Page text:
Authorities have been poking around U.S. Cellular Field and Wrigley Field for the last several weeks after receiving several tips that White Sox manager Ozzie Guillen and Cubs manager Mike Quade may have violated Illinois Child Labor laws in regards to their play of Brent Lillibridge and Tony Campana, respectively.

“At this point we are merely investigating,” said Sharon McIntosh of the Illinois Department of Labor. “No charges have yet been filed against either manager or organization.”

The current Child Labor Act stipulates that “authorized work performed by children under age 16 be done between the hours of 7 a.m. and 7 p.m. except for June 1 through Labor Day, when work is allowed until 9 p.m.” Both Lillibridge and Campana do not turn 16 until 2012, and therefore their play in night games may be in violation of the act.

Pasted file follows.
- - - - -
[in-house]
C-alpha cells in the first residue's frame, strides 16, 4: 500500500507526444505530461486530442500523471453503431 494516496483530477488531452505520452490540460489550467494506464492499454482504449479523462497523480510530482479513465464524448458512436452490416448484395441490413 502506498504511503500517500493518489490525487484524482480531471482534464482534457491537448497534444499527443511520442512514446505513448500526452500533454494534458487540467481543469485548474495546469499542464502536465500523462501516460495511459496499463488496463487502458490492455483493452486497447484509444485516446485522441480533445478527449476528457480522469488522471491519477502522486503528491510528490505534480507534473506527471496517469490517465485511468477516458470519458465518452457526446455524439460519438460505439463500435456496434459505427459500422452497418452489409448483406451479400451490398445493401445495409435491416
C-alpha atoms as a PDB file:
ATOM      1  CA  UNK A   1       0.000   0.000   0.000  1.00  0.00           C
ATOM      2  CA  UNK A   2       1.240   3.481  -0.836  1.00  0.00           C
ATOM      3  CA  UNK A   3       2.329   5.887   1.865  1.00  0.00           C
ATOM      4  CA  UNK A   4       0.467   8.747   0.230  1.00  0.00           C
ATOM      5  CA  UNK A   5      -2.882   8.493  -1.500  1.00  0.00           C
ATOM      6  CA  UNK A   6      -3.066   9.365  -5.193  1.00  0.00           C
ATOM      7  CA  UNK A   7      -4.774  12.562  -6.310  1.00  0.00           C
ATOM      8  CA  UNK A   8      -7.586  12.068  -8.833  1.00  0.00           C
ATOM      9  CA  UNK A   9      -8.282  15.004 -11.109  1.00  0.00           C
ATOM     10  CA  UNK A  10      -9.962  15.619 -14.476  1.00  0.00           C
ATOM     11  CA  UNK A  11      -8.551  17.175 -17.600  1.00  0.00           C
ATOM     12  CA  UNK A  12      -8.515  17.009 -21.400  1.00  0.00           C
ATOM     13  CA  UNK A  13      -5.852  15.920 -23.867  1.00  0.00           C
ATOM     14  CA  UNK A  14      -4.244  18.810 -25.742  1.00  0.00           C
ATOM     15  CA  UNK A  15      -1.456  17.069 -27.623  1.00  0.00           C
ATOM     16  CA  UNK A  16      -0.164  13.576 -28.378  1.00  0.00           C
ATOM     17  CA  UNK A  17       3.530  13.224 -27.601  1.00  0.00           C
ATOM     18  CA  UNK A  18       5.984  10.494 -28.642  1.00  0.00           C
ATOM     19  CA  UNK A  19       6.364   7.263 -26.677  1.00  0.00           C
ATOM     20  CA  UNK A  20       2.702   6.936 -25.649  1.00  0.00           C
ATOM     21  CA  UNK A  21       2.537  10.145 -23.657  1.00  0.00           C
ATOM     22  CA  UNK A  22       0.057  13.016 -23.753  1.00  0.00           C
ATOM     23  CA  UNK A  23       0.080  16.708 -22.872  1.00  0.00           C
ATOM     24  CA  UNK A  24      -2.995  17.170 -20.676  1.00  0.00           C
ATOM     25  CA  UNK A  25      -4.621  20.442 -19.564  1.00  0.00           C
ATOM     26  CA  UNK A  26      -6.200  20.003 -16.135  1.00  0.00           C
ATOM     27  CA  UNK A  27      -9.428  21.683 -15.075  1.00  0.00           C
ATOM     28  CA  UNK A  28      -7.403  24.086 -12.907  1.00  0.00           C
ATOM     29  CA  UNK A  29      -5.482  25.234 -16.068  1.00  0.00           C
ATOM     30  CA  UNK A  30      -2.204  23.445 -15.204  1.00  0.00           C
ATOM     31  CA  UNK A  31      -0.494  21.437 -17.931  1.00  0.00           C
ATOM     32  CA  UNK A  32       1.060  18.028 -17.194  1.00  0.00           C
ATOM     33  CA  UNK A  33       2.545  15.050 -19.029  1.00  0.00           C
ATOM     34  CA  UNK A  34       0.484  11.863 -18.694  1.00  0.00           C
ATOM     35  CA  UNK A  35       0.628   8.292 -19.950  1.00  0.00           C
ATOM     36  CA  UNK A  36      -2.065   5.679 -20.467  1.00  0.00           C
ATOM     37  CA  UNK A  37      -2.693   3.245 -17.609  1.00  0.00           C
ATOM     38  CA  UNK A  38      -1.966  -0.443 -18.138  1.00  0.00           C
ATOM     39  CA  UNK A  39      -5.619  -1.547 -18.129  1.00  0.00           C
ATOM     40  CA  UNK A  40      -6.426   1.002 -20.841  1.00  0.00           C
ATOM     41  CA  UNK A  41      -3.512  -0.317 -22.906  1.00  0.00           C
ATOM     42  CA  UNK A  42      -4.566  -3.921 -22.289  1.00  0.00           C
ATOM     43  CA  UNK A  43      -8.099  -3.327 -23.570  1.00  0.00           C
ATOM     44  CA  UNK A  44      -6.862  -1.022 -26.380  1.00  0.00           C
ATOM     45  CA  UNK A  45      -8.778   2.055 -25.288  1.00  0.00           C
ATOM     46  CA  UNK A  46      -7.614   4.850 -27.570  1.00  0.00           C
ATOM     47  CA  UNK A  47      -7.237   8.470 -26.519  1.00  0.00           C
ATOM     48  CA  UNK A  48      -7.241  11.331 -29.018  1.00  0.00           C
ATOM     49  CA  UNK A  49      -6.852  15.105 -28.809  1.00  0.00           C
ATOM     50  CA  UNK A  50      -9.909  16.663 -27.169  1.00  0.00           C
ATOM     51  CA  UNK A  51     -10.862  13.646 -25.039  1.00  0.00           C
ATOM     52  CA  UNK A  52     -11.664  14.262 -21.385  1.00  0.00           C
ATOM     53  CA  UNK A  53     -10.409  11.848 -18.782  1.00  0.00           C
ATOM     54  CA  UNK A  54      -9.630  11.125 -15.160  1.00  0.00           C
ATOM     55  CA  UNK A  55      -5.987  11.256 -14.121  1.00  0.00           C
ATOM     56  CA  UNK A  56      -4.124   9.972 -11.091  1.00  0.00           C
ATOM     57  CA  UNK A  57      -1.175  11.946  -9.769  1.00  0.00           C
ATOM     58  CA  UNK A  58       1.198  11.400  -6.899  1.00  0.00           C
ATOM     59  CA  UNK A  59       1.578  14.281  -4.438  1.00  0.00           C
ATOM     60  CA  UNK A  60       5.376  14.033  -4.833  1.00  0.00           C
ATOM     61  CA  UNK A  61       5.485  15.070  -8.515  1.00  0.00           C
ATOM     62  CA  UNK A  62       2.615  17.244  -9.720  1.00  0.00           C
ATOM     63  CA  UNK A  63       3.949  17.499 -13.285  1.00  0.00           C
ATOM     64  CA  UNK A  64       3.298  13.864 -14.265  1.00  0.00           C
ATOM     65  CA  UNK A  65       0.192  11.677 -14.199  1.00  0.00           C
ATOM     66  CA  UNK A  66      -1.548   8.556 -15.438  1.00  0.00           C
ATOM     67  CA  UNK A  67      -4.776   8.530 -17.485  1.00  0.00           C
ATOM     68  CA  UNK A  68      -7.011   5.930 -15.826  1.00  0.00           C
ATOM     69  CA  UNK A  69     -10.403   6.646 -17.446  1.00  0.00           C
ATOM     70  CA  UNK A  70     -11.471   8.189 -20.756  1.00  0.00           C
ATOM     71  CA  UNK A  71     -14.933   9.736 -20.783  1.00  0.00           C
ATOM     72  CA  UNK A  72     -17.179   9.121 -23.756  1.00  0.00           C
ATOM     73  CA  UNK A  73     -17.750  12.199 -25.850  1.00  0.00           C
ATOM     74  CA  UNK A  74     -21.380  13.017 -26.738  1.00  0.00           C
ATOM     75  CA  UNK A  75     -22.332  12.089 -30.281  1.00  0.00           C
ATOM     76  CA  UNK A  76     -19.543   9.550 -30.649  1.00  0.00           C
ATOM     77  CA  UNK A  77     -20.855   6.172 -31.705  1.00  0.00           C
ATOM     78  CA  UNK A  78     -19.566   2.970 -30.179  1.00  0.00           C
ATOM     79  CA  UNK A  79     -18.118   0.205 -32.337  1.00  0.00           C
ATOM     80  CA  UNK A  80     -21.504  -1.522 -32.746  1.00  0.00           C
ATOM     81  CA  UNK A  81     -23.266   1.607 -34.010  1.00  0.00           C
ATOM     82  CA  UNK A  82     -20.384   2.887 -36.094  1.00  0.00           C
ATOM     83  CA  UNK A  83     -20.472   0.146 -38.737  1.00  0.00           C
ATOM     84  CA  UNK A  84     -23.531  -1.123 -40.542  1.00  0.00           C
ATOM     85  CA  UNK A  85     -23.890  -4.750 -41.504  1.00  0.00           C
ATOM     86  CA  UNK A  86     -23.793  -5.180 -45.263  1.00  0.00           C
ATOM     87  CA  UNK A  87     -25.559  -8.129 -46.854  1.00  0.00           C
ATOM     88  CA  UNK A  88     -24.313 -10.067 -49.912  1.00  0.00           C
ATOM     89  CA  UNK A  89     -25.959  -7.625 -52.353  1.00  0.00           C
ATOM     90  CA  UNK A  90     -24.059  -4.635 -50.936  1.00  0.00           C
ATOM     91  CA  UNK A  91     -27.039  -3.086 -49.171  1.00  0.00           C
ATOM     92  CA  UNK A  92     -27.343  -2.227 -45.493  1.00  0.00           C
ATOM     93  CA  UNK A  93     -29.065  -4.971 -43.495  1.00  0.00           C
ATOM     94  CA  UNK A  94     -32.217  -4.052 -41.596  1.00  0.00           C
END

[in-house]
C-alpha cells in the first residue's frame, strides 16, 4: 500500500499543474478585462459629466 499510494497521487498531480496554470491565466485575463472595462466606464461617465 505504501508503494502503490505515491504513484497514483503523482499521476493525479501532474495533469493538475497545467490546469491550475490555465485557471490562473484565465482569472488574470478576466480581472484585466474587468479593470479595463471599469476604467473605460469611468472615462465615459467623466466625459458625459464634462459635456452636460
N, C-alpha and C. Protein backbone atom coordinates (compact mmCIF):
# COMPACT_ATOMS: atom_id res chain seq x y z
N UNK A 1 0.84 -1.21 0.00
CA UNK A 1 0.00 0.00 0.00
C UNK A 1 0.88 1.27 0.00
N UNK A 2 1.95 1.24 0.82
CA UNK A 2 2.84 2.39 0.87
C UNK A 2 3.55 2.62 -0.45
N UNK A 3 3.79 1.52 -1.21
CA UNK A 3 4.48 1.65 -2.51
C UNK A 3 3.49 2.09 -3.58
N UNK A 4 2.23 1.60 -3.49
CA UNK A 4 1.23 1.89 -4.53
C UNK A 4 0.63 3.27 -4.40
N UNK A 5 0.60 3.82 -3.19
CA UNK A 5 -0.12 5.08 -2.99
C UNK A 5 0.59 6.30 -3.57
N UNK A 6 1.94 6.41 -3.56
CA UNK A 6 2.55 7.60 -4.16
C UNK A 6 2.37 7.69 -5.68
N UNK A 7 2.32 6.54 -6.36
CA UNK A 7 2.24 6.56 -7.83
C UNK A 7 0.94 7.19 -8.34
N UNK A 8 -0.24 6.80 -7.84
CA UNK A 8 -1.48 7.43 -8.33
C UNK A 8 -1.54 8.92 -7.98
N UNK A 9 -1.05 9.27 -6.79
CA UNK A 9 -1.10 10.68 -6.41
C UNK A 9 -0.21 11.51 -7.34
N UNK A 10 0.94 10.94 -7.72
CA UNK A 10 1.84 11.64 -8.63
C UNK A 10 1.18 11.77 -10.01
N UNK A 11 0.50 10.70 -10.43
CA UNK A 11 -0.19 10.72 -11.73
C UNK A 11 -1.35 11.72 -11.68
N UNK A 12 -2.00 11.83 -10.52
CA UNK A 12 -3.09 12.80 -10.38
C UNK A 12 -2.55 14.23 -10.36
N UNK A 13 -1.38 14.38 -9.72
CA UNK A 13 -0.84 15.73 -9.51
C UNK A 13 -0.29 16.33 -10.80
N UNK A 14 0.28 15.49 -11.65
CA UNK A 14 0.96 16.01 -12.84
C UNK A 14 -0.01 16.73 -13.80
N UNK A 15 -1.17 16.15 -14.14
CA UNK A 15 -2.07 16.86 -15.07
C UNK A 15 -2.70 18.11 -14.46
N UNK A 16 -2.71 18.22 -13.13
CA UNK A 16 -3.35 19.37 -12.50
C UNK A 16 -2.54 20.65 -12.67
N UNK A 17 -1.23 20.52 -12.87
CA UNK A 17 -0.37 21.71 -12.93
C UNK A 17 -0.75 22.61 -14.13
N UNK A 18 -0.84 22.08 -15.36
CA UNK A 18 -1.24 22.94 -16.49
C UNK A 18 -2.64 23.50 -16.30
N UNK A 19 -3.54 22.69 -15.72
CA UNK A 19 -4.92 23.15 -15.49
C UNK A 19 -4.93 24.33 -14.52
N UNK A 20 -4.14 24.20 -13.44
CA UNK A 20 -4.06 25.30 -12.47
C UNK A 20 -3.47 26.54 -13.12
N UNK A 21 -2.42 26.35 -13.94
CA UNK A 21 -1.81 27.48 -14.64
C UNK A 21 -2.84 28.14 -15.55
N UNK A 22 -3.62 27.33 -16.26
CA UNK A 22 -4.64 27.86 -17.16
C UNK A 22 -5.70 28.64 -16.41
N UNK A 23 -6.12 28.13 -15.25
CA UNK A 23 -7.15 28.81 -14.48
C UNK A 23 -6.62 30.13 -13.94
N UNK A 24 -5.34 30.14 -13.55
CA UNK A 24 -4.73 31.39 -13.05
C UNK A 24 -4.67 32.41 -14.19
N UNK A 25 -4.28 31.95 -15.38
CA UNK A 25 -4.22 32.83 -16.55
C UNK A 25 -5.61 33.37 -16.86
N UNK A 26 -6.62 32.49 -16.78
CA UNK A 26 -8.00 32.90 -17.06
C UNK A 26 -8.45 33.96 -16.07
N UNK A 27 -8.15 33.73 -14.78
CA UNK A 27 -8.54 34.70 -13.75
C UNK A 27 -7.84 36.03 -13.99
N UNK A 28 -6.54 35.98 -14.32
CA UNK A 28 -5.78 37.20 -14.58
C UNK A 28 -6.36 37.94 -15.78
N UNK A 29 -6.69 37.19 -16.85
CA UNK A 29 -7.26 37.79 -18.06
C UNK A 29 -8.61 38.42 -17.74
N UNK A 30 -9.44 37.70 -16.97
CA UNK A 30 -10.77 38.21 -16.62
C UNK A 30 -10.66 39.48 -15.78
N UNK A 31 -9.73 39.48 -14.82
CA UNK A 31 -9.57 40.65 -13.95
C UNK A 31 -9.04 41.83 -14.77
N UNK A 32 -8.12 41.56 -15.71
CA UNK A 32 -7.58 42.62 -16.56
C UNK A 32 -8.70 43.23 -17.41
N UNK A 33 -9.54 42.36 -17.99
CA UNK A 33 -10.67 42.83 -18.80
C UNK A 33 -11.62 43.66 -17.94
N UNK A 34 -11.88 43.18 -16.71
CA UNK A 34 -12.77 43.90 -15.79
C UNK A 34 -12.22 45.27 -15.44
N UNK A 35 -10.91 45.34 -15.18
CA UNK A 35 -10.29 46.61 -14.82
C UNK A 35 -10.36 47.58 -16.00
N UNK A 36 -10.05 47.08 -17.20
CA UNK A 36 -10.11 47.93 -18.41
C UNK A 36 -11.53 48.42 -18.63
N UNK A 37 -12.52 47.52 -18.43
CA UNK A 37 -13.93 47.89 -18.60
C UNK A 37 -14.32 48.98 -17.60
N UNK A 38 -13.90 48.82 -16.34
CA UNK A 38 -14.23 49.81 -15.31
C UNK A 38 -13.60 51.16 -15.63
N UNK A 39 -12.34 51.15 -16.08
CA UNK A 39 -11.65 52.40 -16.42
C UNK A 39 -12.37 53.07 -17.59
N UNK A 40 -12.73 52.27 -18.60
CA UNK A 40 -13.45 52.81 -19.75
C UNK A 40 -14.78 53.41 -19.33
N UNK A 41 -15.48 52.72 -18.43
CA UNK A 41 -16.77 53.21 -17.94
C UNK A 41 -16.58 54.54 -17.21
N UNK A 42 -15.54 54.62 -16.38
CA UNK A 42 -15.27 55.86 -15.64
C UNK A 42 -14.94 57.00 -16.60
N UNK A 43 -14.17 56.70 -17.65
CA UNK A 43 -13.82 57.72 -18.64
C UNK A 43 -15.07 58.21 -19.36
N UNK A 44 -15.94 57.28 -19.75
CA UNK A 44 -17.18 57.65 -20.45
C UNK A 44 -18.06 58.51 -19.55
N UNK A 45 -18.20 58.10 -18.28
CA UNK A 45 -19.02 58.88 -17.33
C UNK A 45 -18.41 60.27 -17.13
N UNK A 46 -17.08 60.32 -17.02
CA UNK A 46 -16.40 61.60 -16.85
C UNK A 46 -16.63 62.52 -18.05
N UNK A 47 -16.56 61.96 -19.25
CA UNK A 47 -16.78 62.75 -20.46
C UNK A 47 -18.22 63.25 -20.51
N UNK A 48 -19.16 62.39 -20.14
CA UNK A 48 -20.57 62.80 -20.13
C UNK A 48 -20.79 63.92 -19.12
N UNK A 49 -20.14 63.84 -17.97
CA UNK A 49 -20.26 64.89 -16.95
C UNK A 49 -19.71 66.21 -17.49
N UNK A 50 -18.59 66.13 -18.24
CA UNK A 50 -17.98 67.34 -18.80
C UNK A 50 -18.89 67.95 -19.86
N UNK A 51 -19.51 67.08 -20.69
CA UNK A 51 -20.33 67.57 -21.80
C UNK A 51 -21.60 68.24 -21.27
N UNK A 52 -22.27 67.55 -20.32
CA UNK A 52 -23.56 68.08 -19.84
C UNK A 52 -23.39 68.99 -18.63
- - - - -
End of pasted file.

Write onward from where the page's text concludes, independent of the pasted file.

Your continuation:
“I’m pretty sure [Campana] doesn’t consider this work,” said Quade. “Yesterday the kid stuck a dandelion he found in the outfield up his nose. I’m not worried about it.”

Quade and Guillen both said they could produce parental permission slips for each player.

“Brent’s mom said it’s fine,” said Guillen. “Heck, she brings Sunny D and Rice Krispie treats to the park every Sunday home game for the whole team.”

Guillen added that A.J. Pierzynski had discussed becoming Lillibridge’s legal guardian who could travel with him at all times, which may ease concerns of the Department of Labor, but the red tape might be too thick since the Sox catcher was caught buying the young utility player beer last season.

Tim Baffoe